11. 11. Methods (continued) • Then using 2 columns we added some of our solution to each using a pipette and then use a plunger to push the solution the solution through • For each column we then pushed isopropanol through to wash the salts and proteins off the DNA • Then we dried the columns by centrifuging them at max speed for 5 min, then we transferred the columns to a new tube without lid and centrifuged if for a min at max speed • Then we transferred it to a new tube, added pre-warmed (80 degrees C) TE to the resin in the column and let sit for a min and then centrifuged at max speed for a min • We combined the DNA into a single tube and stored at 4 degrees C
  12. 12. Methods (continued) • We ran some of our DNA through a spectrometer to calculate our micrograms per microliter • We made gels using agarose, 1 x TAE buffer, and gel red • We then electrophoresed 3 different gels • The first gel was just our DNA vs. a DNA ladder • The second gel was mixing our DNA with the enzymes BamH1, Cla1, EcoR1, Hae111, Hind111, our DNA by itself and a DNA ladder (to see which enzyme would cut our DNA) • The third gel was mixing our DNA with the enzymes Pst1, Bcl1, Nco1, EcoRV with a DNA ladder • For the enzyme mixtures we used a mixture of 10x reaction buffer, our DNA, 10x BSA, the enzyme and sterile water
  13. 13. Sullivan’s Phage: JJFlash13 • Coordinates where I got the phage: Lat 45.277801, Long -92.015927 • Location where I got the phage: My house from under a board • Time and date collected- 1:30 PM September 8th, 2013 • Soil collection- dry and loose • Soil depth- 55 mm • Air temp- 74 degrees F • Weather conditions- Cloudy, humid, occasionally misting • Weight of my soil – 2.49 g
  14. 14. First titer/streak plate/spot test • I also ended up purifying the Hudson phage because my soil did not end up yielding any phage the first try (or when we tried to re-enrich it) • Titer of the first set of plates (which went out from 0 to -5) – 2.48 x 10^4 pfu/ml
  15. 15. Purification (3 times) • After picking the streak plate and plating it from 0 to -2, I got phage on all of my plates (with numbers that consecutively went down as the dilution went up), with two different sized plaques • 1st purification (titrations 0 to -5) • Titer of 2.48 x 10^4 pfu/ml • 2nd purification (titrations 0 to -4) • Titer of 1.728 x 10^6 pfu/ml • 3rd purification (titrations 0 to -4) • Titer of 7.2 x 10^3 pfu/ml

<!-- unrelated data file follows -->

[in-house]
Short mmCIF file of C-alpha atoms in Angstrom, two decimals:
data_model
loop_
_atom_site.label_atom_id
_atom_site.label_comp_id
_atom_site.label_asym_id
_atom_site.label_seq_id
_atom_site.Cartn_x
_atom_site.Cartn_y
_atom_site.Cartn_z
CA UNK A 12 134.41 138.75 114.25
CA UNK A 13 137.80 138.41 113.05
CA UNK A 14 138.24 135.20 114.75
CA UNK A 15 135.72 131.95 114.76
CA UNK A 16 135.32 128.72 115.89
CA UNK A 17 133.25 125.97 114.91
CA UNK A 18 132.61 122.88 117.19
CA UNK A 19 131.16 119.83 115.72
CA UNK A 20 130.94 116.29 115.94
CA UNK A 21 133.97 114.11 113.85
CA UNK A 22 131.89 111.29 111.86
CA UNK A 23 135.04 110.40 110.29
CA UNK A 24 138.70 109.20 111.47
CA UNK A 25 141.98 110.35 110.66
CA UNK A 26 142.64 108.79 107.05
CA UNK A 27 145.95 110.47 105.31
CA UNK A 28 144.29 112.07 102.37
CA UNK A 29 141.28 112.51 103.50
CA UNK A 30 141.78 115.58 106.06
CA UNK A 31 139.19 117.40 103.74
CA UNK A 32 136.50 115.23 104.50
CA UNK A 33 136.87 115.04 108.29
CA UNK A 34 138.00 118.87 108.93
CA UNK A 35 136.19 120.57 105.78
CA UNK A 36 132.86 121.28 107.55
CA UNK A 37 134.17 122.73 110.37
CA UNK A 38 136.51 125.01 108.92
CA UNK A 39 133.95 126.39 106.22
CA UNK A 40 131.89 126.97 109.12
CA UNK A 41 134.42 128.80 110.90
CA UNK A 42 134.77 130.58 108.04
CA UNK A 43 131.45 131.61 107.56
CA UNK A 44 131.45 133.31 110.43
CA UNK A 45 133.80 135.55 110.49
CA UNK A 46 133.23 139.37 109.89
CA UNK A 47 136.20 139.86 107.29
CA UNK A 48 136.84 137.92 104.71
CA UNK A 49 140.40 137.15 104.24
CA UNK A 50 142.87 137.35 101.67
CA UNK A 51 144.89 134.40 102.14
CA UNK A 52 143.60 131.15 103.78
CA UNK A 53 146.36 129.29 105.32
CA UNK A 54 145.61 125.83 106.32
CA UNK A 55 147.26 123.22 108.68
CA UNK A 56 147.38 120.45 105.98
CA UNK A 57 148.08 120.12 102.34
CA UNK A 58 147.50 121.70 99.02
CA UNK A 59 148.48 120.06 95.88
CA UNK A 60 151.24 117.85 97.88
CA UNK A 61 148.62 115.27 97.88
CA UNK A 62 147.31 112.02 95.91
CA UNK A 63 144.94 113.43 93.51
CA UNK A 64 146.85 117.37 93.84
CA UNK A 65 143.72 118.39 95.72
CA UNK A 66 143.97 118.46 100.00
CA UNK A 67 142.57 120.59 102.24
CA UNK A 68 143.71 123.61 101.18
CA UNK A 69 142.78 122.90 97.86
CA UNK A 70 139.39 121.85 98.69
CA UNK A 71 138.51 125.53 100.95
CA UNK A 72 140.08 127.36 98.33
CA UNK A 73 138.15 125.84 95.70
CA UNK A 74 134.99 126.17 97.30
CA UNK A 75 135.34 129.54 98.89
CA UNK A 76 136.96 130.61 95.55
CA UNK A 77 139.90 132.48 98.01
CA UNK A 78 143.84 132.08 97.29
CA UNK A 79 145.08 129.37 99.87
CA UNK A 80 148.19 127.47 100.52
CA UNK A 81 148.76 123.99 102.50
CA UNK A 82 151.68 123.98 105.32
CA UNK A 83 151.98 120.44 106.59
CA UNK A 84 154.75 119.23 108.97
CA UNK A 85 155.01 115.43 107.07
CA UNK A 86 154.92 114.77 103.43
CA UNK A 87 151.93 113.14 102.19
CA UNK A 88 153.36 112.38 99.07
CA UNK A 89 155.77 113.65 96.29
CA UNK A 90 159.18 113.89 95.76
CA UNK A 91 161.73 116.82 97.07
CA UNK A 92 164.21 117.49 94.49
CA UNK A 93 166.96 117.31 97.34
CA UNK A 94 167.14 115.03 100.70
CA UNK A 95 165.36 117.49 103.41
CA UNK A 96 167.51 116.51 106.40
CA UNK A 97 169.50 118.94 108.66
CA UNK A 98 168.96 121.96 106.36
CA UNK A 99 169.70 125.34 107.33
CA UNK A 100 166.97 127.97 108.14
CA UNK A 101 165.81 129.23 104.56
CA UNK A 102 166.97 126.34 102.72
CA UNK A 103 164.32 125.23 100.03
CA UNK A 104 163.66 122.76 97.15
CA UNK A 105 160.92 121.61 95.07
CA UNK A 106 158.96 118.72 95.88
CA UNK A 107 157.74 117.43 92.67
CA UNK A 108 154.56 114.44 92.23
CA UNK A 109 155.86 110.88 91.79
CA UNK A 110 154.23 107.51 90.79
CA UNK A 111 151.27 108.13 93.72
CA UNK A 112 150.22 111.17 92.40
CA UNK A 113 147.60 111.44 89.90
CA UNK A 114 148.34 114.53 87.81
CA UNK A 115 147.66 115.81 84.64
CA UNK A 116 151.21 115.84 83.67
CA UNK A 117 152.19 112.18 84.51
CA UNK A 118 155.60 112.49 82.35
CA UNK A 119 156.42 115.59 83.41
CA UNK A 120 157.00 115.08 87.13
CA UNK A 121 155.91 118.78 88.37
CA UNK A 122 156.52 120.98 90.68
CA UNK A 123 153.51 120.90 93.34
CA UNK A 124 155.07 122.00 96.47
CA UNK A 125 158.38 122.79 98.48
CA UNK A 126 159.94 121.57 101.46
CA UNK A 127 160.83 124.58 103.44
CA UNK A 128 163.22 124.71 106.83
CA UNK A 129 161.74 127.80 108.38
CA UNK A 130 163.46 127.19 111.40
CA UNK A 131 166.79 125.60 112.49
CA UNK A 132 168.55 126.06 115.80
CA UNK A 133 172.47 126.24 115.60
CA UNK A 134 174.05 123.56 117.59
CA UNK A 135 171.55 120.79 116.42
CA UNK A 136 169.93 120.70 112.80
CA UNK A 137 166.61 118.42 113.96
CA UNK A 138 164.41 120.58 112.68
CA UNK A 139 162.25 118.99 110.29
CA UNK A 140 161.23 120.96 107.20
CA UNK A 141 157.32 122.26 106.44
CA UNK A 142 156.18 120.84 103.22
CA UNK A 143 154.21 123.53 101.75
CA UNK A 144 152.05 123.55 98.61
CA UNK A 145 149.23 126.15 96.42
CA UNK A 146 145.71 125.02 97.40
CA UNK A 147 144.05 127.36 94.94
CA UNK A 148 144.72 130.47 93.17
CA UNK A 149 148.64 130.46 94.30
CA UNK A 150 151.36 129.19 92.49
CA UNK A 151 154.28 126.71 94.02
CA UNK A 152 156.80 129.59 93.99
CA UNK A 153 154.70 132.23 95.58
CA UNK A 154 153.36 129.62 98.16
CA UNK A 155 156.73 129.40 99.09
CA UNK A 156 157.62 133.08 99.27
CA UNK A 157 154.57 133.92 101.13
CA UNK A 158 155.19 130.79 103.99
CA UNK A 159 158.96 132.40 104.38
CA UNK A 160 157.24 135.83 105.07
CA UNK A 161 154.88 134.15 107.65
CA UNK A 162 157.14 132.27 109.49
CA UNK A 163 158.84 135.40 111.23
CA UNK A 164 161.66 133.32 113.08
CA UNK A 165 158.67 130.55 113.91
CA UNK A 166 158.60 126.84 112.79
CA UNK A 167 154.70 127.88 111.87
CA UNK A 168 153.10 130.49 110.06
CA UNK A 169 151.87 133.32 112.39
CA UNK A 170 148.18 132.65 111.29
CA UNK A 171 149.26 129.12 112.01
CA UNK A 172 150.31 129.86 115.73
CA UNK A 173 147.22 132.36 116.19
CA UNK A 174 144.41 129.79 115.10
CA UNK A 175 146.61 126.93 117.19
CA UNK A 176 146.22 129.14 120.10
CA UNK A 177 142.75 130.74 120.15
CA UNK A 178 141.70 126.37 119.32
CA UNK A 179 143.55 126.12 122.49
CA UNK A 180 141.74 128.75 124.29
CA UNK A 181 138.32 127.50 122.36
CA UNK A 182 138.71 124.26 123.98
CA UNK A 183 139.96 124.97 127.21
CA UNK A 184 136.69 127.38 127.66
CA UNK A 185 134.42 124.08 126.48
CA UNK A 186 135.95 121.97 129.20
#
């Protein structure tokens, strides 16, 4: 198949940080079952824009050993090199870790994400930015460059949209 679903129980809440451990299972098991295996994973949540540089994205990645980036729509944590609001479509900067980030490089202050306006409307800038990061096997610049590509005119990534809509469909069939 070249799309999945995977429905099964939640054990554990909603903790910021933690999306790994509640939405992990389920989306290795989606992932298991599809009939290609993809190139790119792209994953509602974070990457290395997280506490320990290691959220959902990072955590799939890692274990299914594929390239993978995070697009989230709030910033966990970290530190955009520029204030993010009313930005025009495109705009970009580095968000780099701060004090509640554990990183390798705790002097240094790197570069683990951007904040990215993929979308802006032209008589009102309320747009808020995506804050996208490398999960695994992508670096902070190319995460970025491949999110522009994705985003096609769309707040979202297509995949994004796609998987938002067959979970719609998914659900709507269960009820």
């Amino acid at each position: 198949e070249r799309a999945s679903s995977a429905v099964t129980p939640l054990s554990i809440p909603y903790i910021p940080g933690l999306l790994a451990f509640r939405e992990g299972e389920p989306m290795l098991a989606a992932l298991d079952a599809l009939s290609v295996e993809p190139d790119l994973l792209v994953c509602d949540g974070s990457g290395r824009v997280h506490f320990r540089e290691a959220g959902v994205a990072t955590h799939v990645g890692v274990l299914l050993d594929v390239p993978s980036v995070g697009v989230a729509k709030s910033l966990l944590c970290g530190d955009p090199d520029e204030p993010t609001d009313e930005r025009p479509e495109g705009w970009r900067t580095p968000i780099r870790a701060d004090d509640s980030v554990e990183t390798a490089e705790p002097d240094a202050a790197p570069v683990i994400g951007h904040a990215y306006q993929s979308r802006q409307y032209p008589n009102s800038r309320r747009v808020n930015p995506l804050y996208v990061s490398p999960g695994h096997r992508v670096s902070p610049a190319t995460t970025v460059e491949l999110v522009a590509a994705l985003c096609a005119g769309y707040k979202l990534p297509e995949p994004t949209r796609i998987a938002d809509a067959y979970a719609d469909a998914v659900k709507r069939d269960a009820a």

16. 16. Phage Lysate • We made a spot plate, and we also picked a plaque from the last purification and titrated out from 0 to -10 and I got four webbed plates and three countable plates • This was the spot plate • It corresponded to my plates that were titrated out • My plates ended up being at titer of 1.202 x 10^10 pfu/ml
  17. 17. • This is my first countable plate (-5) • My webbed plate (between -4 and -5, not shown) • This is my -6 also
  18. 18. HTL • Using the webbed plates we flooded them and plated them on ten new plates, which then yielded 10 webbed plates. We then collected a mixture of phage and PB and filtered it (our HTL and the new 100 ) • We also did a titration of this HTL (-3 to -8) and plated it • The titer that we got from this was 3.2 x 10^9 pfu/ml
  19. 19. Electrophoresis • Using the HTL we isolated the DNA from anything else that had been in our mixtures. • We then mixed this isolated DNA with different enzymes so we could run electrophoresis • On the first test we had a group of 4 using one gel just using the DNA (2 ml of it) • We also ran the DNA through a spectrophotometer and got the values . 427 and .240, which then calculated out to 0.2135 mg/ml) • On the second test we used the enzymes BamH1, Cla1, EcoR1, Hae111, and Hind 111 (with 2.3 ml of my DNA) • On the third test we used the enzymes Pst1, Bcl1, Nco1, and EcoRV (1.8 ml of my DNA)
  20. 20. A A= DNA Ladder B= My DNA fragment B
  21. 21. A= DNA Ladder DNA B= My C= BamH1 D= Cla1 E= EcoR1 F= Hae111 G= Hind111 A B C D E F G
  22. 22. A MacKenzie's DNA Mixture A-E My DNA Mixture F= DNA Ladder G= Pst1 H= Bcl1 I= Nco1 J= EcoRV B C D E F G H I J
  23. 23. Conclusion: What we are doing • The class was trying to isolate a new strand of arthrobacter phage. We were able to do that by taking samples from the environment around us and using procedures, techniques and tools provided to us. • The goal of this experiment is to learn to think like a scientist and to discover new strands of phage. • This could provide a framework for SEA scientists and other researchers to delve into the possible utility of these organisms in a variety of biomedical, health, environmental and ecological applications.